Well, I got on OK to start with. The acrosses at 11 EVADES, 13 OINT, 17 CAN and 21 YERKS meant that the top of the grid was looking promising. I think this was a master class in how the judicious use of extra words in clues can make life tricky for the solver. Take 23ac, for example, Lyrics initially cut embody secret writings (4). Was it ‘lyrics’ that were cut as in ODE[s], initially cut as in [o]DES, initially as in L, or was it just the extra word and meant nothing? In fact, it was the definition, and the ‘initially cut’ referred to [c]ODES. And that was one of the easier clues.

I got a few more clues, including 18ac MILLHAND and a fair smattering in the bottom left corner before taking a break. Now I wouldn’t normally mention when I take breaks, but it caused me not to recognise one of Pointer’s clues when I resumed and some time later slotted HANDMILL in at 5ac. It was only when I entered MITHER at 8dn that I clocked its similarity to HERMIT at 5dn and thought I saw what was going on. Down in the bottom right was 41ac TURNDOWN which could fit with what I had at 29ac to give DOWNTURN with DIETED and TEDDIE crossing.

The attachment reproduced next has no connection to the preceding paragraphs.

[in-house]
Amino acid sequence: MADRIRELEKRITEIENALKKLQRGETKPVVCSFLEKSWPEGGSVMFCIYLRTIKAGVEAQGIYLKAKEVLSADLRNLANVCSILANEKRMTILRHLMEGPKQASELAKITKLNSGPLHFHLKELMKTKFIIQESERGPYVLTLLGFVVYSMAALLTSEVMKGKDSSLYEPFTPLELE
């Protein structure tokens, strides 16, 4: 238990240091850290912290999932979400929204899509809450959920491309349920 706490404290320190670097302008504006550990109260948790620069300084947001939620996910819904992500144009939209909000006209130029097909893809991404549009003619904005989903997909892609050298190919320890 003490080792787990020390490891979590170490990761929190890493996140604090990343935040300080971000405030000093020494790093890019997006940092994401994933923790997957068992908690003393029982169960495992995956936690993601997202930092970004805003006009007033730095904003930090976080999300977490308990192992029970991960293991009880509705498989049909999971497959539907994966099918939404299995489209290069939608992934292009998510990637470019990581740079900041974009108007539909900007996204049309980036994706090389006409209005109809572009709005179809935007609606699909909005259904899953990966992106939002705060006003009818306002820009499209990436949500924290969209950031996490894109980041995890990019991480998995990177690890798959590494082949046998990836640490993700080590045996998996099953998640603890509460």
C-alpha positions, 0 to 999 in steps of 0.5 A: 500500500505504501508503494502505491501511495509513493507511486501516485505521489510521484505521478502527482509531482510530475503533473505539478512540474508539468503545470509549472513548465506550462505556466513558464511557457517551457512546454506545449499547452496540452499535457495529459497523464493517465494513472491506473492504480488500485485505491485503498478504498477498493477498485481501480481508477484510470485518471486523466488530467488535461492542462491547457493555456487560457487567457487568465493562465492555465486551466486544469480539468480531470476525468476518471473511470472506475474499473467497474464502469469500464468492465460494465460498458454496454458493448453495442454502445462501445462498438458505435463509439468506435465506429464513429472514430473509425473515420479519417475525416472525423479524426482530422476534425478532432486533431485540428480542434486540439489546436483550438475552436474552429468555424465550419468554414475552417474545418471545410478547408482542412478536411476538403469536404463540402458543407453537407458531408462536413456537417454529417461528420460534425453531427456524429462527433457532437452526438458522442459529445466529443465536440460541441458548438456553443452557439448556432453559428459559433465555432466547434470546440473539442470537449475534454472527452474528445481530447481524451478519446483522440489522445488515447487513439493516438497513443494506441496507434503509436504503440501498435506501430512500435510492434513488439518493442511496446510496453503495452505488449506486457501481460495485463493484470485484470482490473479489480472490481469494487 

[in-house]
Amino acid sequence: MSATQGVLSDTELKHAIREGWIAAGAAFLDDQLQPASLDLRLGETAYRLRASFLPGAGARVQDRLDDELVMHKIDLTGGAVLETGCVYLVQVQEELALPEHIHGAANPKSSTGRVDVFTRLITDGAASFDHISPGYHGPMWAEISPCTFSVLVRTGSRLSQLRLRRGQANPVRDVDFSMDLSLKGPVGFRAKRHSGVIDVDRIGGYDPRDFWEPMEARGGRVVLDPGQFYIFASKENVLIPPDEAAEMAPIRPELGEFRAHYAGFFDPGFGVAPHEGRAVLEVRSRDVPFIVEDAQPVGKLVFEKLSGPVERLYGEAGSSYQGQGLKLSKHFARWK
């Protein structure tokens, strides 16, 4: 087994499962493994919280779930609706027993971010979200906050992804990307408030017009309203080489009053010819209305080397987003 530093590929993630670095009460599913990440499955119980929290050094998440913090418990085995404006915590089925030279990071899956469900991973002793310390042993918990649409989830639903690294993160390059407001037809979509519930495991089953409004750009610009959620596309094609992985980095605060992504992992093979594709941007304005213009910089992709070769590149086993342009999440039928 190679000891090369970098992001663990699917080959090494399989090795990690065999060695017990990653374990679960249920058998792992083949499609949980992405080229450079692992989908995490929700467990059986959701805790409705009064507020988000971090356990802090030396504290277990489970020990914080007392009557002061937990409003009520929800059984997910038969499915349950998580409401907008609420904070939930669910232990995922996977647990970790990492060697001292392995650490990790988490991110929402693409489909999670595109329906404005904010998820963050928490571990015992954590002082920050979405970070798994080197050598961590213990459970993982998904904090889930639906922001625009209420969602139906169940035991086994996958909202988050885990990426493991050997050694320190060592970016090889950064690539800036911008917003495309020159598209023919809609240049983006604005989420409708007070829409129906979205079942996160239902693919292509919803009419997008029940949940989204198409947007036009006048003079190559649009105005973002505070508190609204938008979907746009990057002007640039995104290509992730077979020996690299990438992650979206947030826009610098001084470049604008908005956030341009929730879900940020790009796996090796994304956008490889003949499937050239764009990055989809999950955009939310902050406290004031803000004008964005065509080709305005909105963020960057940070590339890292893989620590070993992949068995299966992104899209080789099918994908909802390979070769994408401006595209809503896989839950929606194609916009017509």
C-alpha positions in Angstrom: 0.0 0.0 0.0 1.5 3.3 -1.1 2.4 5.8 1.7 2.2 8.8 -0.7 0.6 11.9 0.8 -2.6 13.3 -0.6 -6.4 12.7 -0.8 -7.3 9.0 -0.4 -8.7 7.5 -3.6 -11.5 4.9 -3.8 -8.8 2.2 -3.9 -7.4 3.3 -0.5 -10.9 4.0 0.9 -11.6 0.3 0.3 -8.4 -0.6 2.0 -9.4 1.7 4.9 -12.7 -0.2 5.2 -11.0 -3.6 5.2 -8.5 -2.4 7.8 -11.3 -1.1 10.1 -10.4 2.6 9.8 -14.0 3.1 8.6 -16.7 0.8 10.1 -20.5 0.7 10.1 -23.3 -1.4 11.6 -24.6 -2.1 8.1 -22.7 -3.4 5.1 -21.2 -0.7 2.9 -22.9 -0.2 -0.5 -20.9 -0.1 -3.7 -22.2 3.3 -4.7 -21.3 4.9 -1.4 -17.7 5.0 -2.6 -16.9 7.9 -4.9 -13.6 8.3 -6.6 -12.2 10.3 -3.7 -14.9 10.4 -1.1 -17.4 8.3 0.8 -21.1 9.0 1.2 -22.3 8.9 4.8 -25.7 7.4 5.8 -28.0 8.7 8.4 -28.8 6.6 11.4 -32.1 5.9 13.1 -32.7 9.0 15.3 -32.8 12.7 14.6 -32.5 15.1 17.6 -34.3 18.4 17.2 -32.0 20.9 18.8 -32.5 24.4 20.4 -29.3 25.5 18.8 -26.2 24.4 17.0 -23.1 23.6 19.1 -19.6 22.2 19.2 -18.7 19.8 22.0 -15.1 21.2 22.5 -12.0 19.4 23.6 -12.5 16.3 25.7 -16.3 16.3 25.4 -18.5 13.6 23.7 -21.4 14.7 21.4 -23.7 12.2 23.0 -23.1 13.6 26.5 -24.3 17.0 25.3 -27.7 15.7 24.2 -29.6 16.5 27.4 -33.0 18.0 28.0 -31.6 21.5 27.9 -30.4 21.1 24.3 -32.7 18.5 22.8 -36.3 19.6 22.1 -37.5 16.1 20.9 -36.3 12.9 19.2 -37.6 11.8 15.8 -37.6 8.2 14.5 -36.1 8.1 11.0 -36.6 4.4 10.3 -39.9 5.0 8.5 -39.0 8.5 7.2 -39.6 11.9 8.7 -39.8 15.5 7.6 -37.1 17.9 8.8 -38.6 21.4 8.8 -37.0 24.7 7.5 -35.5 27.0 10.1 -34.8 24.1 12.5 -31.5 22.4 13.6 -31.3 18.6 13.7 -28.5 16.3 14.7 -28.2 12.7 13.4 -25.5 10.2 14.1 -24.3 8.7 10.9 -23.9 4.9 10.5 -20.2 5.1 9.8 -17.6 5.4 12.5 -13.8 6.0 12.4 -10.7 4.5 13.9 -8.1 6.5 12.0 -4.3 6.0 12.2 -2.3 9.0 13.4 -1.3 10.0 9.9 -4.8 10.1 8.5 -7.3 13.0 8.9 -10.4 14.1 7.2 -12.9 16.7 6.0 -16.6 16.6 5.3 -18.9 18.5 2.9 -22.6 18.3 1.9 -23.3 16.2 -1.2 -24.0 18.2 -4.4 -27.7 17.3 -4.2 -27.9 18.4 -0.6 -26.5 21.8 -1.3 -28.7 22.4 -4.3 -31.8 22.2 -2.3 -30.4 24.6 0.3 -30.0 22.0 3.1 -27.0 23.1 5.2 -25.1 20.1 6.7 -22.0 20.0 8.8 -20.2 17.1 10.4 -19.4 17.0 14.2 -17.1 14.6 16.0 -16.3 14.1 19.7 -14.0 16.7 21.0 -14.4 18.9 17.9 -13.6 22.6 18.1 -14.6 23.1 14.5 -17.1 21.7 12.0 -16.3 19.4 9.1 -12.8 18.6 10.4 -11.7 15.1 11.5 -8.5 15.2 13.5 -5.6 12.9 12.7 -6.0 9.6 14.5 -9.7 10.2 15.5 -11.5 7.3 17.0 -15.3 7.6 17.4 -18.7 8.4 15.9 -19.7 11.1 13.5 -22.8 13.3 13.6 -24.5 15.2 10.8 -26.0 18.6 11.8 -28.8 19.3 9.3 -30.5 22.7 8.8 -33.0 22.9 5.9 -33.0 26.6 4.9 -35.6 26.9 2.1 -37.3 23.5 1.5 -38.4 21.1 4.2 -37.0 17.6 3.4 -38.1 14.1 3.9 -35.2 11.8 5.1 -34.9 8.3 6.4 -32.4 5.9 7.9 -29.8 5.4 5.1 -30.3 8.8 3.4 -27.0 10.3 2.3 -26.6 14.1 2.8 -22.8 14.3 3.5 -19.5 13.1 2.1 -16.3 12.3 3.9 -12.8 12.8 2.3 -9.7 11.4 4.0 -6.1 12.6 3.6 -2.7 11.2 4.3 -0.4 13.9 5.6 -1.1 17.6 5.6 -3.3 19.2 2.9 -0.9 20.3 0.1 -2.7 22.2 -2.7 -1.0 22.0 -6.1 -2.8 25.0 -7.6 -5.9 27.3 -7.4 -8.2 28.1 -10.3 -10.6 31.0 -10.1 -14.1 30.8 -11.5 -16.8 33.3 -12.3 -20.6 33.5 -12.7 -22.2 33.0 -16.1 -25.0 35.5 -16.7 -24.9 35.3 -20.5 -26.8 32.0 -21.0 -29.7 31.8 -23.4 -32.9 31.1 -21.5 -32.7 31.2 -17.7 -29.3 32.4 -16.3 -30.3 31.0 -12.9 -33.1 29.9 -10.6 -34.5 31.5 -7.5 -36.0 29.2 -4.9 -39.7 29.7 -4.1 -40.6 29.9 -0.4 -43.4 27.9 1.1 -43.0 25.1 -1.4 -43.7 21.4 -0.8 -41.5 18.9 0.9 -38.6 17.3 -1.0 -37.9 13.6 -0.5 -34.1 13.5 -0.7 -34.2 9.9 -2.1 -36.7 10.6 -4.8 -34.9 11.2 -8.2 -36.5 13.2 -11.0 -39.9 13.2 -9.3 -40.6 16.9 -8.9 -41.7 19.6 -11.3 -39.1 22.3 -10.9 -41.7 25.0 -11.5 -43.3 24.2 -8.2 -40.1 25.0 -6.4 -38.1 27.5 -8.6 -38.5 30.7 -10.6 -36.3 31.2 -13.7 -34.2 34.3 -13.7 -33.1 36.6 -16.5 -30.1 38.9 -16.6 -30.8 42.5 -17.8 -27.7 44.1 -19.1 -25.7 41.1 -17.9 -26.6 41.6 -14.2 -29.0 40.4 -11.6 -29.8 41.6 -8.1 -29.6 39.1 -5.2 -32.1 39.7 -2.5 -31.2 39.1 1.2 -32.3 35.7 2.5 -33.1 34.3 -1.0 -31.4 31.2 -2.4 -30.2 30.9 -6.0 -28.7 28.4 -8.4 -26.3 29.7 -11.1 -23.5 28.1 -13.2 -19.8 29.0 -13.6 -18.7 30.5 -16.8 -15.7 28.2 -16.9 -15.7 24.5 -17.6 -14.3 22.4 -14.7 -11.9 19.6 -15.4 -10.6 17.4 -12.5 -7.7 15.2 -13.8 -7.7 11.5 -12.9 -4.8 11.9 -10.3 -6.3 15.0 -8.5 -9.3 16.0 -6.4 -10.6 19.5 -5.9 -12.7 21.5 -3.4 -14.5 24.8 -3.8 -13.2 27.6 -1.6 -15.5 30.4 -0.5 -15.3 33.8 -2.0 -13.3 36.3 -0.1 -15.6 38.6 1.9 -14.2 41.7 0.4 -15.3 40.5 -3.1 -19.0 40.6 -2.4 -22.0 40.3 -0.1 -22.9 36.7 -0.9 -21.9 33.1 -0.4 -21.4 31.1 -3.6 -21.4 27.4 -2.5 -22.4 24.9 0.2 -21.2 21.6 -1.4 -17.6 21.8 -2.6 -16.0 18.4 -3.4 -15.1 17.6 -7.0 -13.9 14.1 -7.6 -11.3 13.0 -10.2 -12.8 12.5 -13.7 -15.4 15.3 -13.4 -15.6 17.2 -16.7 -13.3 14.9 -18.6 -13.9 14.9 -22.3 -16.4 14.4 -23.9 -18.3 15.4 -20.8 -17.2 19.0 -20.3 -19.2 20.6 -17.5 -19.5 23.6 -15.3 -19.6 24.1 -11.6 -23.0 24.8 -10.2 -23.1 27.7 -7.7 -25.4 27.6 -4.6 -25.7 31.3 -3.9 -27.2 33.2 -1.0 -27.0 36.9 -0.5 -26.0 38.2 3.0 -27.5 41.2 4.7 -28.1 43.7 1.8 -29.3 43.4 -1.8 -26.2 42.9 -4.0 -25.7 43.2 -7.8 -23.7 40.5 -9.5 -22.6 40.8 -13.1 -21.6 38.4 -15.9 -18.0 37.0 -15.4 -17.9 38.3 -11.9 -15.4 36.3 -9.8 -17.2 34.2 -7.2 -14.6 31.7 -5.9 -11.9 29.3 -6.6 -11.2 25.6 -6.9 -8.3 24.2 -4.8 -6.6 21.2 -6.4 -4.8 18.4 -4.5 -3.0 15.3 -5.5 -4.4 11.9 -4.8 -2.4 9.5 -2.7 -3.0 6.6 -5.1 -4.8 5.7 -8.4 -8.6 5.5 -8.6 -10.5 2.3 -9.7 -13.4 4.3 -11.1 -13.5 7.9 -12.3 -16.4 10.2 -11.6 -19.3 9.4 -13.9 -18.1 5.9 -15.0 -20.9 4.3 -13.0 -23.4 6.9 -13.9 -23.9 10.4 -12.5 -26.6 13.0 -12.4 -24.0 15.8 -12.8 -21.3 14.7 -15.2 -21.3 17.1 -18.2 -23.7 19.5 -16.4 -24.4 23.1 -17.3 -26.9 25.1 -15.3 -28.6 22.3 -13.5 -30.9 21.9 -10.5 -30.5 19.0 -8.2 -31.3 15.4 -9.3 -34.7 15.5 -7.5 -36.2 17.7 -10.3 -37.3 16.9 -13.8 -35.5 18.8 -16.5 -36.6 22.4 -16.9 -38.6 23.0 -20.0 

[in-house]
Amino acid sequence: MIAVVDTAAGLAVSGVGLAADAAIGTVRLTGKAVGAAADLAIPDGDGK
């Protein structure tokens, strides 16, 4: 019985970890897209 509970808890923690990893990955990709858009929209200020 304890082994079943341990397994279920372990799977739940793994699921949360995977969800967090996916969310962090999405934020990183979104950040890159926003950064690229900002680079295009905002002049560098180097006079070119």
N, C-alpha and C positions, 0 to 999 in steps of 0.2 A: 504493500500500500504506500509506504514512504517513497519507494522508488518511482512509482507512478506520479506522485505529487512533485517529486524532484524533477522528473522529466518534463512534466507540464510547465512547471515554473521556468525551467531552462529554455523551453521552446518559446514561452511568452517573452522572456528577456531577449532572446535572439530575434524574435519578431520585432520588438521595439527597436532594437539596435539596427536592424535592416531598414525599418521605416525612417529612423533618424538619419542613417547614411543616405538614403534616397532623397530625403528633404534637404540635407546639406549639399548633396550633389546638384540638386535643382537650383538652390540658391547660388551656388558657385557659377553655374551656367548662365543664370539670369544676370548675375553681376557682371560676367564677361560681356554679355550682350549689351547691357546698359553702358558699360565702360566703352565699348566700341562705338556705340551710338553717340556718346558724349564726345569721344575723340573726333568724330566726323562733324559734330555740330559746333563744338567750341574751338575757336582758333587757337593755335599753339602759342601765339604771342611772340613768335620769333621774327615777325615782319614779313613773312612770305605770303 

And so, I moseyed on down to a finished grid, with my mind getting ever more confused by the initial letters of the extra words. No matter how much I tried, they didn’t make sense:


Perhaps it spelt out the directions to take from square 1: east, east, south, south, horizontal (!), down, right, inwards… No it just wasn’t working. And what of the clashes that were and weren’t used in the grid? They normally have some sort of significance. Here we had TRCOTR and DDRIEL. Obviously the latter set could be unjumbled to give RIDDLE, which certainly described what I was faced with, but little else.